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4 Ways to Create a Budget Without a Fight

I don’t know about you, but we are always trying to do better with our finances. One of the best ways we’ve found to do this is by creating a budget together. And having a weekly budget meeting where we discuss every aspect of our budget helps keep us on track and speaking the same financial language. Just these few things have really helped us in our financial journey towards getting out of debt and, hopefully, retiring early.

Of course, this doesn’t mean that we always see eye to eye on everything in our budget. Therefore, here are 4 ways to create a budget without a fight.

#1. DETERMINing YOUR WHY

Determining the main underlying reason why you both want to create a budget is extremely important. While you and your spouse may not be on the same page regarding every aspect of finances, discussing your main reason WHY can really help get you more in sync. Ultimately, if you don’t have a strong reason to create a budget in the first place, then there really isn’t any point in doing so. And it may just cause undue stress on your relationship instead.

When it comes to most common reasons why couples choose to begin a budget, here they are:

  • Debt pay off
  • Build an emergency fund
  • Save to retire early
  • Fund travel
  • Home improvements
  • Purchase a house
  • Grow a family

While you and your spouse’s WHY may not fit into these categories, it really doesn’t matter what it is. As long as you both have on and discuss it in depth. You and your partner’s WHY will become your driving force to not only create a budget, but stick to it.

#2. CREATe THE VISION

Once you have determined both of your WHY‘s, then it’s time to discuss the best action plan to get to each of your goals. This can be both together, as a couple, and also separately. After all, you can’t do everything together all the time!

At this point, some great questions to pose are:

  • What is the ideal timeline for both of your goals to be reached?
  • How much do you both ideally want to save each month?
  • How much can you actually save a month with your current income?
  • Where are areas that you feel you both can cut back on?
  • What areas does your partner think you can both cut back on?

These questions are great jumping off points to create your budget because they are setting the foundation for all future budgetary discussions and goals.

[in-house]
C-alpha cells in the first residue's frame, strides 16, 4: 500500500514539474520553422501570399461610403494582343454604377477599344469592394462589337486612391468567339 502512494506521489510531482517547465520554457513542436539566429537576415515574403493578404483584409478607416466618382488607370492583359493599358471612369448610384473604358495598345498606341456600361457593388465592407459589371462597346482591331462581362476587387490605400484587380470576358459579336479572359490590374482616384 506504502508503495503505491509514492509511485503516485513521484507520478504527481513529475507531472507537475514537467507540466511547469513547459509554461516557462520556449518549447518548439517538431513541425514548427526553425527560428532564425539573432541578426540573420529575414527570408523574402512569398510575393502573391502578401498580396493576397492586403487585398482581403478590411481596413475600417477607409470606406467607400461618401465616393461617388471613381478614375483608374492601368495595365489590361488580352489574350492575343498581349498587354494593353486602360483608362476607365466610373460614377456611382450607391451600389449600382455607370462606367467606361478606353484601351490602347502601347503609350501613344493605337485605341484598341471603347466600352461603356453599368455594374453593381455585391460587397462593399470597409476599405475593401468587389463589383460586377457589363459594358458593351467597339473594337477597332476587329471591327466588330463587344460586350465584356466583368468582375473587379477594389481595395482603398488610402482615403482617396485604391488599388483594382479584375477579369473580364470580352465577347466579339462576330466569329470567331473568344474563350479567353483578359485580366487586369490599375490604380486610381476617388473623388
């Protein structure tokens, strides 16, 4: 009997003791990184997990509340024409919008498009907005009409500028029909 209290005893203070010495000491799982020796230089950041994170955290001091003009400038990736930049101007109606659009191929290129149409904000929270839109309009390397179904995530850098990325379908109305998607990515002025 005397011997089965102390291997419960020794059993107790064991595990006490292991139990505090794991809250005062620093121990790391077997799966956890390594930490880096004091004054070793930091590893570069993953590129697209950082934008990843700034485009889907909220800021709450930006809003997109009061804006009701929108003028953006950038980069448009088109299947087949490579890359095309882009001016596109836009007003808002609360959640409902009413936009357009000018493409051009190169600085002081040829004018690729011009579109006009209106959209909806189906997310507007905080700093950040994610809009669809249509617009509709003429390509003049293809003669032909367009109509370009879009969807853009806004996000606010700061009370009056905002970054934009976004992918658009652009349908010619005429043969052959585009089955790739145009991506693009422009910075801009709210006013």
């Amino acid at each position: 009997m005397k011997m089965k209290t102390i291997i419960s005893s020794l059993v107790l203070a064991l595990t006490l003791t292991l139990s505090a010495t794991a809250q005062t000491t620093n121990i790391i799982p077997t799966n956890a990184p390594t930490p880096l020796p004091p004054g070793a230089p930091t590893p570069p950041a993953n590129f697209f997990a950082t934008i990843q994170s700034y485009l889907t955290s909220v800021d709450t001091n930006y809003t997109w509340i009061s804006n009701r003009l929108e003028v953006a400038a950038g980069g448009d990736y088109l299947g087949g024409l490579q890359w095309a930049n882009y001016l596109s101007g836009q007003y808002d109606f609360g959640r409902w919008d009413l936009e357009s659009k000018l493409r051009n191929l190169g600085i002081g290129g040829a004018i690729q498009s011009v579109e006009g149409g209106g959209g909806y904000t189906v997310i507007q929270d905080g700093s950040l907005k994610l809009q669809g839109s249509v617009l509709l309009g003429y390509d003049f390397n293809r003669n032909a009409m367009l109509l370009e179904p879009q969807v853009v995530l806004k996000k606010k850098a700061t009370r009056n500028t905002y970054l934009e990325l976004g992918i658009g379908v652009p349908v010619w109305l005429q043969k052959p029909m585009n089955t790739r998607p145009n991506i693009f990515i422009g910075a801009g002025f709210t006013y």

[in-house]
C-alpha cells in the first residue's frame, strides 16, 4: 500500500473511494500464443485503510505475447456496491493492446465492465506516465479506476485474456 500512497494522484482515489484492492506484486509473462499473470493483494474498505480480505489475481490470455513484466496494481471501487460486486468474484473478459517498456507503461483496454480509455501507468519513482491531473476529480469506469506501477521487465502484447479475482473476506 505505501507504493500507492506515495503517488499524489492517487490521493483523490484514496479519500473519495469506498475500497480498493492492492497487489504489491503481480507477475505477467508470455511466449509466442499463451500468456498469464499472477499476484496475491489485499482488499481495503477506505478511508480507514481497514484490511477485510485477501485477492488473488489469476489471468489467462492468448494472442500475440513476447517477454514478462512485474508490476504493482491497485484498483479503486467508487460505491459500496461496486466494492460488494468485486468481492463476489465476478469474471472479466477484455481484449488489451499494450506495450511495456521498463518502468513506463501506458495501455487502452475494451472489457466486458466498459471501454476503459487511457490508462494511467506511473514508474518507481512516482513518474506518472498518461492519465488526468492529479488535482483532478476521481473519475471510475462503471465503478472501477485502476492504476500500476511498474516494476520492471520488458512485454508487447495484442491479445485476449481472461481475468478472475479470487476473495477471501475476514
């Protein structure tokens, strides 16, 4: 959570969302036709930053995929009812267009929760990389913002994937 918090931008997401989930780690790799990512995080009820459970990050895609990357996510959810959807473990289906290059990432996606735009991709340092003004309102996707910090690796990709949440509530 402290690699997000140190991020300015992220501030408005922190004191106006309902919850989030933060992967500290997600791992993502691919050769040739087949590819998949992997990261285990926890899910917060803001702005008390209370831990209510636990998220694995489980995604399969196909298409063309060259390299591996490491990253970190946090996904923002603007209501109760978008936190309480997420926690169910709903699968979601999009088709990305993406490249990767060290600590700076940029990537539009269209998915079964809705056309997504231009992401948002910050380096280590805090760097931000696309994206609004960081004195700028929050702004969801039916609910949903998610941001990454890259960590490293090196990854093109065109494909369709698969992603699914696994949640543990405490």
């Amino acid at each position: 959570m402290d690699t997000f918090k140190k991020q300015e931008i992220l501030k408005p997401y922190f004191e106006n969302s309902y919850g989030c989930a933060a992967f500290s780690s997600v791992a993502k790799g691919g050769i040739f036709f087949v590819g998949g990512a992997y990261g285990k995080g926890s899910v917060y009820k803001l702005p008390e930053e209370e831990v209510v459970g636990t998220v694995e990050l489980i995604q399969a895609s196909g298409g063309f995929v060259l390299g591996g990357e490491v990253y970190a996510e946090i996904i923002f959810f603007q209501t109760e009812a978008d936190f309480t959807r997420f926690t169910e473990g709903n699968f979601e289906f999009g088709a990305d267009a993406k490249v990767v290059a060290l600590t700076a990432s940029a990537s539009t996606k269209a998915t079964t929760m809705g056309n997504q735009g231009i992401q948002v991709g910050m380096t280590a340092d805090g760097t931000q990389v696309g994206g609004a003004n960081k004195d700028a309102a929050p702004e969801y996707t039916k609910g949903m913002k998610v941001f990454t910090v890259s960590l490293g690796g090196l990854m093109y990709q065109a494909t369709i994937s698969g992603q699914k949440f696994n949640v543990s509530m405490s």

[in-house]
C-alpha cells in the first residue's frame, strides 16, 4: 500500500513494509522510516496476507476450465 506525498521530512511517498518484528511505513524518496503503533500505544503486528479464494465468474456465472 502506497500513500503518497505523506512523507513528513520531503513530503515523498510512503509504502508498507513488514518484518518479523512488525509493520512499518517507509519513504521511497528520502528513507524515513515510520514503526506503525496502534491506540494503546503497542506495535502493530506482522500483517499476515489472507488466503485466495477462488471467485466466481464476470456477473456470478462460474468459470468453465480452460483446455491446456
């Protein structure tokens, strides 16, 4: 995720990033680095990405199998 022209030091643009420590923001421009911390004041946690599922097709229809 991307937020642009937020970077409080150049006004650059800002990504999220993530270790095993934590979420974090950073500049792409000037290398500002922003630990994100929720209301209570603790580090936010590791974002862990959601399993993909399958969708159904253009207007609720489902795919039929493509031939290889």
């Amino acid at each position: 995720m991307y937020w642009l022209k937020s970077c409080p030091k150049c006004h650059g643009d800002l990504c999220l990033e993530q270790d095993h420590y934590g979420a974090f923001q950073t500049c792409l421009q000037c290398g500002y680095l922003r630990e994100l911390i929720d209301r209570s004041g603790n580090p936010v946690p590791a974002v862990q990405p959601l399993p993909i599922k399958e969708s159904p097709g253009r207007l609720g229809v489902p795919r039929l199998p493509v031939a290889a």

#3. BUDGET CATEGORIES

The next step in this process is setting up the budget categories. Categories really help you see, on a monthly basis, what you are ACTUALLY spending on things, as opposed to what you THINK you are spending. Most of the time, what we think we are spending on things ends up being completely different than what we are actually spending. Therefore, this is a very important piece to any budget.

The categories I suggest to start with are:

  • Income
  • Recurring Expenses
  • Automobiles/Transportation
  • Food/Drinks
  • Household
  • Travel
  • Clothing
  • Gifts
  • Luxury
  • Savings
  • Investments
  • Misc.

These are the basic categories that we use, personally. However, if you want to break them down further to really dig into what you are spending on every little thing, then I highly suggest that also.

#4. BUDGET COMPROMISE

Once the budget categories are set up, then it’s time to determine how much of your income goes into which category. This can actually be the most difficult part of the whole process because it’s the most in depth. And due to this, it can create the most friction among couples. So going into it with an open mind and patience is really key to making your household budget a success.

The first year you do this can be the most difficult because you don’t have as much past data to pull from. While part of it is a guessing game, most of the big categories can be fairly easy to determine. These categories usually include:

  • Income
  • Recurring Expenses
  • Automobiles/Transportation

Once you have these categories figured out, you’ll need to take what’s left of your income and and divvy it up among the remaining categories. This can be much easier said than done though!

You and your partner should discuss how each of you thinks the remaining dollars should be appropriated. And this is where disagreements can come into play. So talk through each category calmly and in as much depth as possible to come to the best budgetary compromise on spending.

Create a BUDGET without a fight summary

My partner and I may not be on the same page with everything all the time (and who is, really?). However, we both respect each other’s point of view. We also both want to be financially independent by the time our youngest leaves the house, so we have a major goal.

Therefore, we talk weekly about our budget and change things accordingly when we feel like we are off track, if things change, or if one of us voices a concern. Sometimes, we decide that we want to pivot and reallocate our funds to one category more than another. This works well for us because we communicate well with each other. And we’re always careful to be respectful of each other’s opinions about where we would like to see the budget going.

Ultimately, good clear communication is the most important part when trying to create a budget without a fight.

What are some of the best ways you have found to create a budget without a fight with your partner?

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